Grubs are pests and are an issue many gardeners face when trying to keep their lawns in tip-top condition.
Beetles lay eggs in the late-summer, early-fall, and when those eggs hatch… surprise, you now have grubs!
Grubs are larvae that live in the soil of your grass and survive by eating organic material, such as the roots of your precious lawn, all throughout winter and spring. When these grubs turn into beetles the cycle continues and will continue to do so unless you do something about it.
I’ve been there and let me tell you, grubs are a pain! If you want to know how I, and many other gardeners, combat our grub infestation, then read on!
- How and Why Are Grubs So Bad?
- How to Tell if You Have Grubs?
- How to Get Rid of Grubs in Lawn
- Fixing the Damage
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How and Why Are Grubs So Bad?
At best, a large grub infestation can be the demise of garden beds and vegetable crops, this is definitely not ideal, however is better and easier to deal with than when you have a massive population of grubs in your lawn, then it becomes bad news!
When you have around 10 or more grubs per square foot of lawn, you will definitely notice some significant damage to your grass’s health as they mindlessly munch through the roots below surface level.
Grubs’ main diet consists of grassroots and other organic matter that thrives in the soil and as long as you have grass, you’ll pretty much always experience grubs at some time in your gardening life!
When the grubs work through the roots of your grass they are taking the nutrients away from your lawn which leads to dry and brown grass with a weak root system. Your grass will be easy to pull up and can become crunchy and when it is in this condition, it is really hard to revive.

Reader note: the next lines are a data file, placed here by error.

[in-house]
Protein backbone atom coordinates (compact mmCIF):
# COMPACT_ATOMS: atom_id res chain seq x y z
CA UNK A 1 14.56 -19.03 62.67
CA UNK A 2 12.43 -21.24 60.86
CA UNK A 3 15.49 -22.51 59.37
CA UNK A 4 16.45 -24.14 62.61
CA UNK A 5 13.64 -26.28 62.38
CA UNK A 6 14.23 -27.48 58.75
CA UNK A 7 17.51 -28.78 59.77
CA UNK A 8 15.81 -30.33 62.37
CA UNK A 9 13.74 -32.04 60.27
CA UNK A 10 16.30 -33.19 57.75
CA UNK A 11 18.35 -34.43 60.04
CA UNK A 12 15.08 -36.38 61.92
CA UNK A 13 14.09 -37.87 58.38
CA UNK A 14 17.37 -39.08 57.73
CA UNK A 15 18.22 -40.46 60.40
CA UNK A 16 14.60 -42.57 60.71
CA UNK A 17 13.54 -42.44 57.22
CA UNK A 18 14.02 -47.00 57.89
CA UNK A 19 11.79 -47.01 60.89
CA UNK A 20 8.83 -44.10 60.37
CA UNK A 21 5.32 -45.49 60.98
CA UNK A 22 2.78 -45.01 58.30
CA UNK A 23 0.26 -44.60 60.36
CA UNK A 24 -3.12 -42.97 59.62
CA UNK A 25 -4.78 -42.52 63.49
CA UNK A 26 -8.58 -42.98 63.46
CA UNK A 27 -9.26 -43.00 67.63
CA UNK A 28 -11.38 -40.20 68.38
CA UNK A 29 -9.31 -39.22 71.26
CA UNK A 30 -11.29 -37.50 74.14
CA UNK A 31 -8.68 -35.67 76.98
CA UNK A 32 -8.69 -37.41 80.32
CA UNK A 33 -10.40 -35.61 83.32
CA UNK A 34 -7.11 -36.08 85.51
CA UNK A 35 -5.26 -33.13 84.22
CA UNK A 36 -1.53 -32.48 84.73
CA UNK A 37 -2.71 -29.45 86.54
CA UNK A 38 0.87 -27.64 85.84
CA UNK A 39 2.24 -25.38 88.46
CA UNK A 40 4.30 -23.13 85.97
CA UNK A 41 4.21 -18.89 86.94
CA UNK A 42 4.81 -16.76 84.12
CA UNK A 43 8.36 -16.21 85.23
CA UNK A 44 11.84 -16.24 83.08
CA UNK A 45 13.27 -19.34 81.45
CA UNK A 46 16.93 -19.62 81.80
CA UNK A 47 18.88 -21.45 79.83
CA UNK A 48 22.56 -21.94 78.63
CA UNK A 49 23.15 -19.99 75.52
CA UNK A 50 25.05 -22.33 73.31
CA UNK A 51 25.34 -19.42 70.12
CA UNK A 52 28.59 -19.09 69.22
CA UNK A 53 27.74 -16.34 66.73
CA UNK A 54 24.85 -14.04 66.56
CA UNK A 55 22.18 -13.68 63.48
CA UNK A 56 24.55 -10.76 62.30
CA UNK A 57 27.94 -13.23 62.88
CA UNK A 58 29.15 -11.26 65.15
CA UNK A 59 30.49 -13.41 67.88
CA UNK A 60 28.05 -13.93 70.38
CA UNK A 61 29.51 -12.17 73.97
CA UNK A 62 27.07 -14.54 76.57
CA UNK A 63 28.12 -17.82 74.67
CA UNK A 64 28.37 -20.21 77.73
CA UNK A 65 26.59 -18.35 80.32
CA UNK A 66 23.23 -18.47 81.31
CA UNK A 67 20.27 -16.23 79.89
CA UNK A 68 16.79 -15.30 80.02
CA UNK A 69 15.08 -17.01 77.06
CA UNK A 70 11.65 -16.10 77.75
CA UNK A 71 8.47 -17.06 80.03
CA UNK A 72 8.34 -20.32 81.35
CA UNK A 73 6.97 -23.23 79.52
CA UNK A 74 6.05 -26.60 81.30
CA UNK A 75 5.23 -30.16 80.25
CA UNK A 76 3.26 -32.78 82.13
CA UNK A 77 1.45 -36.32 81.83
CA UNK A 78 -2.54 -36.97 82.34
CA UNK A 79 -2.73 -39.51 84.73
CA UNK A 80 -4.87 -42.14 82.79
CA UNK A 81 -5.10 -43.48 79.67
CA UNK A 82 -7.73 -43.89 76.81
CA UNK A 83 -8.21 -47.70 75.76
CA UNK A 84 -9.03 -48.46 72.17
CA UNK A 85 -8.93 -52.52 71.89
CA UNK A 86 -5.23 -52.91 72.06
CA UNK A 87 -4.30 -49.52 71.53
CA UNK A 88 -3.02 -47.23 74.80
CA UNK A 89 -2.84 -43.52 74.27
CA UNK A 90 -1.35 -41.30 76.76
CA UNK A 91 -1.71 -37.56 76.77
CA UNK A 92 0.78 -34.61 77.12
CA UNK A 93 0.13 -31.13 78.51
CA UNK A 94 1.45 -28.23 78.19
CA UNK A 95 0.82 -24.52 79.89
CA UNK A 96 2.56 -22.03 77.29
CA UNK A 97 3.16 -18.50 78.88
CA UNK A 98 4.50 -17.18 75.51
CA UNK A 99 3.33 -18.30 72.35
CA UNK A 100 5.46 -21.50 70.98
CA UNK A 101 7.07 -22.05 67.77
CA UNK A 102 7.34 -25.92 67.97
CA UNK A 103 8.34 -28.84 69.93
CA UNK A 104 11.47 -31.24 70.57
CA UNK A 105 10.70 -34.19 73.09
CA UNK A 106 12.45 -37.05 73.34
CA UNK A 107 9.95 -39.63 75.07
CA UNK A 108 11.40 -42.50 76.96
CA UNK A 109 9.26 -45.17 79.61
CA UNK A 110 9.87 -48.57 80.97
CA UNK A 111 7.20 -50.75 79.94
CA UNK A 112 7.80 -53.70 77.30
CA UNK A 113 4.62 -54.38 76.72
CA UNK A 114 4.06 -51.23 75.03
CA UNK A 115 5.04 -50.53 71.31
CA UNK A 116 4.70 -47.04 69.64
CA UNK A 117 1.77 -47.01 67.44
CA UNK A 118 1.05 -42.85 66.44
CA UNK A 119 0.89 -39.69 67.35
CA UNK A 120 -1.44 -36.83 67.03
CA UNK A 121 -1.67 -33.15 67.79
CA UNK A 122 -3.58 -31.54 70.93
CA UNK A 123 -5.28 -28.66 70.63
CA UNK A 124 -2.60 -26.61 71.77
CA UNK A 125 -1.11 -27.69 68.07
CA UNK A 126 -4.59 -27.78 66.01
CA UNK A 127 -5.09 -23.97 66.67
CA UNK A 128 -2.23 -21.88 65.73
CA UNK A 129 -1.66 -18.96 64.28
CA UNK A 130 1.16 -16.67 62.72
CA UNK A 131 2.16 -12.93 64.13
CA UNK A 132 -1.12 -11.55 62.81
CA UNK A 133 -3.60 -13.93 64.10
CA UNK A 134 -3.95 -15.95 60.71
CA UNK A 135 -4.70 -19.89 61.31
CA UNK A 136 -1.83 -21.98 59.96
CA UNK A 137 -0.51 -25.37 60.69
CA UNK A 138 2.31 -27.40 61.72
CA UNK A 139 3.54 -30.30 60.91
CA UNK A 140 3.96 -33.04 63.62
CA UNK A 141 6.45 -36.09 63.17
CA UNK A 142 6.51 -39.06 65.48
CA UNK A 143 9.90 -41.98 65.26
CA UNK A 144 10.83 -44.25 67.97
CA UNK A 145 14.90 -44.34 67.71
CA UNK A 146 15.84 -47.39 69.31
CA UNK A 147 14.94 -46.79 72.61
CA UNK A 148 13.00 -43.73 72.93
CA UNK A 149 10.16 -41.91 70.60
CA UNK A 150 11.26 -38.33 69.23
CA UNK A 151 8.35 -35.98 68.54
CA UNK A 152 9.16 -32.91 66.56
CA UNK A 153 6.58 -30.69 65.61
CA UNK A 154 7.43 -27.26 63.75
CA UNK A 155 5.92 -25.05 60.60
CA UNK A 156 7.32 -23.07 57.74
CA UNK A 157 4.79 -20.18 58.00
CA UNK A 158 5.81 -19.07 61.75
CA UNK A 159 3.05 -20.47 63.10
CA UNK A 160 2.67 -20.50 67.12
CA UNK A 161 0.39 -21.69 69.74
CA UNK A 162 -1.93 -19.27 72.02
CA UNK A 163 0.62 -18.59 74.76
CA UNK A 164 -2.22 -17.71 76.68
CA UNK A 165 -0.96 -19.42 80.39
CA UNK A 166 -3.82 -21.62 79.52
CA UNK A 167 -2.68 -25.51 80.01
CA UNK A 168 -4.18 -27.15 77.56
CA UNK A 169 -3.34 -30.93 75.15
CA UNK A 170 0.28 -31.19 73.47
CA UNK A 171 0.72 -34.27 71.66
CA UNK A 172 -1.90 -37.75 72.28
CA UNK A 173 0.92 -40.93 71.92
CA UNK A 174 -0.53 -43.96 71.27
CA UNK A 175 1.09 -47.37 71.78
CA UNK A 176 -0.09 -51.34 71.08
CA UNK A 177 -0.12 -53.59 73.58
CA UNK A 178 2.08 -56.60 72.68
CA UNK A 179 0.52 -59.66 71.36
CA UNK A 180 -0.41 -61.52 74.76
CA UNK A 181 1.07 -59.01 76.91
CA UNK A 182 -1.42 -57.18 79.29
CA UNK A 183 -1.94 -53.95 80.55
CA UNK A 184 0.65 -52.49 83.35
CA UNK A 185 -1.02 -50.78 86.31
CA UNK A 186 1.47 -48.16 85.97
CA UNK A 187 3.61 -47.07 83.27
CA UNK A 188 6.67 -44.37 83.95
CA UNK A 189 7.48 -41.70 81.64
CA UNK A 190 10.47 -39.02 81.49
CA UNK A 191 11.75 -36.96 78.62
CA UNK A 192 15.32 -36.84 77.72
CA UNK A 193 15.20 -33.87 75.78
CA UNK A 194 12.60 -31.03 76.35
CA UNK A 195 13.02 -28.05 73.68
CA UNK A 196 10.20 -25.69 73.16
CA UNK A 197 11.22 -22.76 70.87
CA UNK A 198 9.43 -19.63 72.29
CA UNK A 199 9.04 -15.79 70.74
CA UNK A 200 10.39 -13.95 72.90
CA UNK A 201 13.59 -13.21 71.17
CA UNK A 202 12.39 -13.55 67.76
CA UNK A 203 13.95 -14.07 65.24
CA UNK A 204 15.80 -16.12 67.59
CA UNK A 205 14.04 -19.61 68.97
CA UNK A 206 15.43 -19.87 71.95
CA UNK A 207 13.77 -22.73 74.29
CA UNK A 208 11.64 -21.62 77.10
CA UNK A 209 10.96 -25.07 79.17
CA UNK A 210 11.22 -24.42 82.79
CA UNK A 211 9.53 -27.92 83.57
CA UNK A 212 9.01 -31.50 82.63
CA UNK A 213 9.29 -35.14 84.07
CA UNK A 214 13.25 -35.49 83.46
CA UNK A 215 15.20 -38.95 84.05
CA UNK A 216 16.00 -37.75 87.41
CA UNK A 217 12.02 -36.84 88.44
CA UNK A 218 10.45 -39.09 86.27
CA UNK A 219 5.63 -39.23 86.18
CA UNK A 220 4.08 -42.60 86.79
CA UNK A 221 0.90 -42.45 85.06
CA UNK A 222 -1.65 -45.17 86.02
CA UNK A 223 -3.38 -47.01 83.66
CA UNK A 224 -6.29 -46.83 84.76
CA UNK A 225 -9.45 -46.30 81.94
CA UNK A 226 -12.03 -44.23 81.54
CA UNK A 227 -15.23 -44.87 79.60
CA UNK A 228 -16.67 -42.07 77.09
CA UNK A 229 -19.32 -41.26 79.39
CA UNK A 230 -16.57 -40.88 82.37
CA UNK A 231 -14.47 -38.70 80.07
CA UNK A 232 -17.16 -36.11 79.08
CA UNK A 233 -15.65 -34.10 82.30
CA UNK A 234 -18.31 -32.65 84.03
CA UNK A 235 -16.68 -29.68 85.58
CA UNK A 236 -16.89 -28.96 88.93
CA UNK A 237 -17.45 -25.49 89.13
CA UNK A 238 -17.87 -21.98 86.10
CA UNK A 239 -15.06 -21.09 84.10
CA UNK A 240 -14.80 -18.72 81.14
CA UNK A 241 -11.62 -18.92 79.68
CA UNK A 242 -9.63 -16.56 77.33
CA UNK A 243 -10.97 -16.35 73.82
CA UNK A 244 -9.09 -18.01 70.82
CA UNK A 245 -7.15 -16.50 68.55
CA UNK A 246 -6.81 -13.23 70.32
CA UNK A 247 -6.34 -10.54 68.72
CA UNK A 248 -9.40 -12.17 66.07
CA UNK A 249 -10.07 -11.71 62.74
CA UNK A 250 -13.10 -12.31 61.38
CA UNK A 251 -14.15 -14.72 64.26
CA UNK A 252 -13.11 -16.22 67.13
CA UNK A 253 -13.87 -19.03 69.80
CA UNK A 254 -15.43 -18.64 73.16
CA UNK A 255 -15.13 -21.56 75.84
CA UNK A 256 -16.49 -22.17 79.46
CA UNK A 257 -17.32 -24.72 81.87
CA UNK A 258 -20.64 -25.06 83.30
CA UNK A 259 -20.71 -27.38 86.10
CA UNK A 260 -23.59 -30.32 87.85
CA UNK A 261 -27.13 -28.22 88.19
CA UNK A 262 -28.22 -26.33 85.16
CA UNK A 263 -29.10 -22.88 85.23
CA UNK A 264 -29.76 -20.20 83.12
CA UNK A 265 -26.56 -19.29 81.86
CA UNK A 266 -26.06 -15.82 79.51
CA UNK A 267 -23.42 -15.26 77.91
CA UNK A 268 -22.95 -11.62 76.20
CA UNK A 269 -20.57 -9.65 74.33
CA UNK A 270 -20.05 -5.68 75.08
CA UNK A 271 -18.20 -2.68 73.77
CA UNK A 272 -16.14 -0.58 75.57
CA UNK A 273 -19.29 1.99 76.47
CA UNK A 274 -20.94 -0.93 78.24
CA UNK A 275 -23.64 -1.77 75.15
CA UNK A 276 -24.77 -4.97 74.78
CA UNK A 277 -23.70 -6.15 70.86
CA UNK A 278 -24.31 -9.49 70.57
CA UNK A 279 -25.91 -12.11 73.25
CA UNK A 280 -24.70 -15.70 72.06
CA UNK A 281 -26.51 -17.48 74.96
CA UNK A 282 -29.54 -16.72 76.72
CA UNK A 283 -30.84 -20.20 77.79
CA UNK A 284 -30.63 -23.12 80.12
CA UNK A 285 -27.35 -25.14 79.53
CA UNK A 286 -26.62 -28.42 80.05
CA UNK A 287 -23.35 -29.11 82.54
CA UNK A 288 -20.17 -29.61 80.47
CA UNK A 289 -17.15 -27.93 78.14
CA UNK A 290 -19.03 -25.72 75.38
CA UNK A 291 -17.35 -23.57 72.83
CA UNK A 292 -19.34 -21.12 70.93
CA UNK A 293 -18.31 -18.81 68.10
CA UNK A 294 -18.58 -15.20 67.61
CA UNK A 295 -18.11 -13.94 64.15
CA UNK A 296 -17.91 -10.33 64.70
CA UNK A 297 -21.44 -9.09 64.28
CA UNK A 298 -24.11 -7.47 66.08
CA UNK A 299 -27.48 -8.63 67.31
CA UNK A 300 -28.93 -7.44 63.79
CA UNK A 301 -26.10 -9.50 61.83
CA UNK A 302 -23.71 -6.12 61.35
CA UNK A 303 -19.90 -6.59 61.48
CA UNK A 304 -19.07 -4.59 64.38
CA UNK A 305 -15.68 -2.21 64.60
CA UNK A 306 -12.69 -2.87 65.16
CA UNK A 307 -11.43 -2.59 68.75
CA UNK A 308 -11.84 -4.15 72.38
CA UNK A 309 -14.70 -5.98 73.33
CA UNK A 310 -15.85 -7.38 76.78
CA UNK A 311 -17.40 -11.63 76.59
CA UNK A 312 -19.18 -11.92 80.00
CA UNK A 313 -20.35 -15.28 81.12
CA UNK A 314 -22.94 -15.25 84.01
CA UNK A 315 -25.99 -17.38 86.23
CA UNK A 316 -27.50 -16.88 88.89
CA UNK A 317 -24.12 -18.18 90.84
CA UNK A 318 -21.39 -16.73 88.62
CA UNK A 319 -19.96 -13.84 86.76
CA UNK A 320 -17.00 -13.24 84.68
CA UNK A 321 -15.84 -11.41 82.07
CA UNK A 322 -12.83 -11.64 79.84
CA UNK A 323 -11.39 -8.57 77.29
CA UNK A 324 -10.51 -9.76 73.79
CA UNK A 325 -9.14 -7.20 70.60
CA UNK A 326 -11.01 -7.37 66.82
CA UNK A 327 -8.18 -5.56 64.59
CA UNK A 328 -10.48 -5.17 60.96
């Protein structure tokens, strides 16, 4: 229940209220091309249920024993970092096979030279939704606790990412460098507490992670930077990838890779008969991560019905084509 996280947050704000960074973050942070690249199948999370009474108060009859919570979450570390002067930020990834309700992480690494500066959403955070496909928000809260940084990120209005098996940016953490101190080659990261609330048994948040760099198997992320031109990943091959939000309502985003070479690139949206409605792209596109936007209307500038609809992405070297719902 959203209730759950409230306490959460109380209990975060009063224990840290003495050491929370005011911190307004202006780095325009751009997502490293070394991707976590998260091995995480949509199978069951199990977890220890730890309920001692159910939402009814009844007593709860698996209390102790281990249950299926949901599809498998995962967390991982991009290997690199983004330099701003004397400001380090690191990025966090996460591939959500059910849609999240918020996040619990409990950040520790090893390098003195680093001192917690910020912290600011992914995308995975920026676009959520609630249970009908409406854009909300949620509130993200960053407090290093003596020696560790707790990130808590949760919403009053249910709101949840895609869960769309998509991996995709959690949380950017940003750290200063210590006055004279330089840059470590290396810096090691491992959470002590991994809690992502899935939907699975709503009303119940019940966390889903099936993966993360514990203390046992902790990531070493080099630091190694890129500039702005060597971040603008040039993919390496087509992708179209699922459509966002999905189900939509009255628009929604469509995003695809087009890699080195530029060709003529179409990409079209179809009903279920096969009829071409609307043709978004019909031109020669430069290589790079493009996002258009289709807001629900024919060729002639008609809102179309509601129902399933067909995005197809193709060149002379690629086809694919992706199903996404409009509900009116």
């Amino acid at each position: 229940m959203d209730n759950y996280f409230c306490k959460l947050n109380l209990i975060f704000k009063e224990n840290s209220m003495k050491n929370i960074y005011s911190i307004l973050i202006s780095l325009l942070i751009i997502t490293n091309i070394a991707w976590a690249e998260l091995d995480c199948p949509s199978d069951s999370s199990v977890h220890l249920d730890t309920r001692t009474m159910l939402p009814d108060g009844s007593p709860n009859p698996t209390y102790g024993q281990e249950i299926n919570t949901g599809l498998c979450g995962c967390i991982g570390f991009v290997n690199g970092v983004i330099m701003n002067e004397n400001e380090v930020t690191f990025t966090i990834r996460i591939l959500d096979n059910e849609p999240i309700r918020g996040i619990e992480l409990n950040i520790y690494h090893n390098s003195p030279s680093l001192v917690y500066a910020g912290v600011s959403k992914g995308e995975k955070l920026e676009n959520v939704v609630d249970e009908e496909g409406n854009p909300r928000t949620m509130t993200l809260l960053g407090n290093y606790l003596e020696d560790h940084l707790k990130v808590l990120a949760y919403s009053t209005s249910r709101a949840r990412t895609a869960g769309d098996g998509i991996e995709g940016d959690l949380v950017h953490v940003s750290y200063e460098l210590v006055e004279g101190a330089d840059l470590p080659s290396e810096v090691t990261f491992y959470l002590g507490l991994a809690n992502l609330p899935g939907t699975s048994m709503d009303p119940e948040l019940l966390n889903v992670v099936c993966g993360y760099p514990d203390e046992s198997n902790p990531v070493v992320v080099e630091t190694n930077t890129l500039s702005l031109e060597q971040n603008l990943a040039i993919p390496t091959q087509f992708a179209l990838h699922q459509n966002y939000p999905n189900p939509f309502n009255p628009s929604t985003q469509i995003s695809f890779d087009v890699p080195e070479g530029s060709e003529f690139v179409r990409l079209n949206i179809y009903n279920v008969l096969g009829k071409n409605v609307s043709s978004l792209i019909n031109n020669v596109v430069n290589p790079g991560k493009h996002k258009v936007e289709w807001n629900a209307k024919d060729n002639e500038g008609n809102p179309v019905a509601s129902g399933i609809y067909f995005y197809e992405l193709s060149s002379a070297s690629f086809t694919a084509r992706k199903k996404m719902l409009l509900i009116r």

Moreover, having a grub infestation will be one of the direct causes of animals and birds coming into your garden and digging up your lawn!
The last thing you want on top of a grub issue is an animal pest issue too!
How to Tell if You Have Grubs?
Grubs live below your grass and can be hard to see at first glance, and many times gardeners have difficulty diagnosing a grub problem until they start to question why their grass is struggling so much despite all of the hard work they put in!
There are many ways in which you can find out whether or not you have a grub problem, read on to discover how:
Through Aeration of Garden Beds and Soils
Many gardeners only see the grubs that live in the soil through rotation as this will expose the grubs and will also let you see where they occur in more excess amounts.
Other ways in which gardeners find out about their own sneaky grubs is through investigating the suspicious brown patches on their turf.
The patches are most commonly discovered in late-spring and early-summer when the grubs are at their most active. When in winter, the grubs burrow deeper and are less of a risk as well as harder to find.
If you see the dry patches popping up on your lawn, gently pull on it, and if it easily comes up, it means that you have grubs as the root system of your grass has been compromised through the grubs eating their way through it.
Spongy or Bouncy Grass
If you walk along your grass and notice that a few spots feel bouncy or spongy when stepped on, this is an early tell-tale sign that you have grubs, when it is discovered at this level it is definitely easier to tackle.
Raccoons and Other Animals
The most annoying way to find out that you have grubs is when the raccoons and skunks start to pay you a visit more frequently. This is the worst way in which you can find out as they will relentlessly tear up your lawn in order to find the grubs.
There are many ways in which you can prevent raccoons (and other pests) from digging up your lawn and lucky for you I have an article for that.
How to Get Rid of Grubs in Lawn
Okay so you’ve done your own investigation and you now know you have a grub infestation, now what?
There are many ways in which you can tackle your grub problem and get to the root (haha get it?) of the problem.
When treating grubs, you can either treat them when they’re still young or when they’re adults to prevent them from laying eggs and continuing the cycle.
There are various chemical natural methods that are tried and true in providing you with an effective route to a grub-free (or close to) lawn, all of which I’ve prepared for you!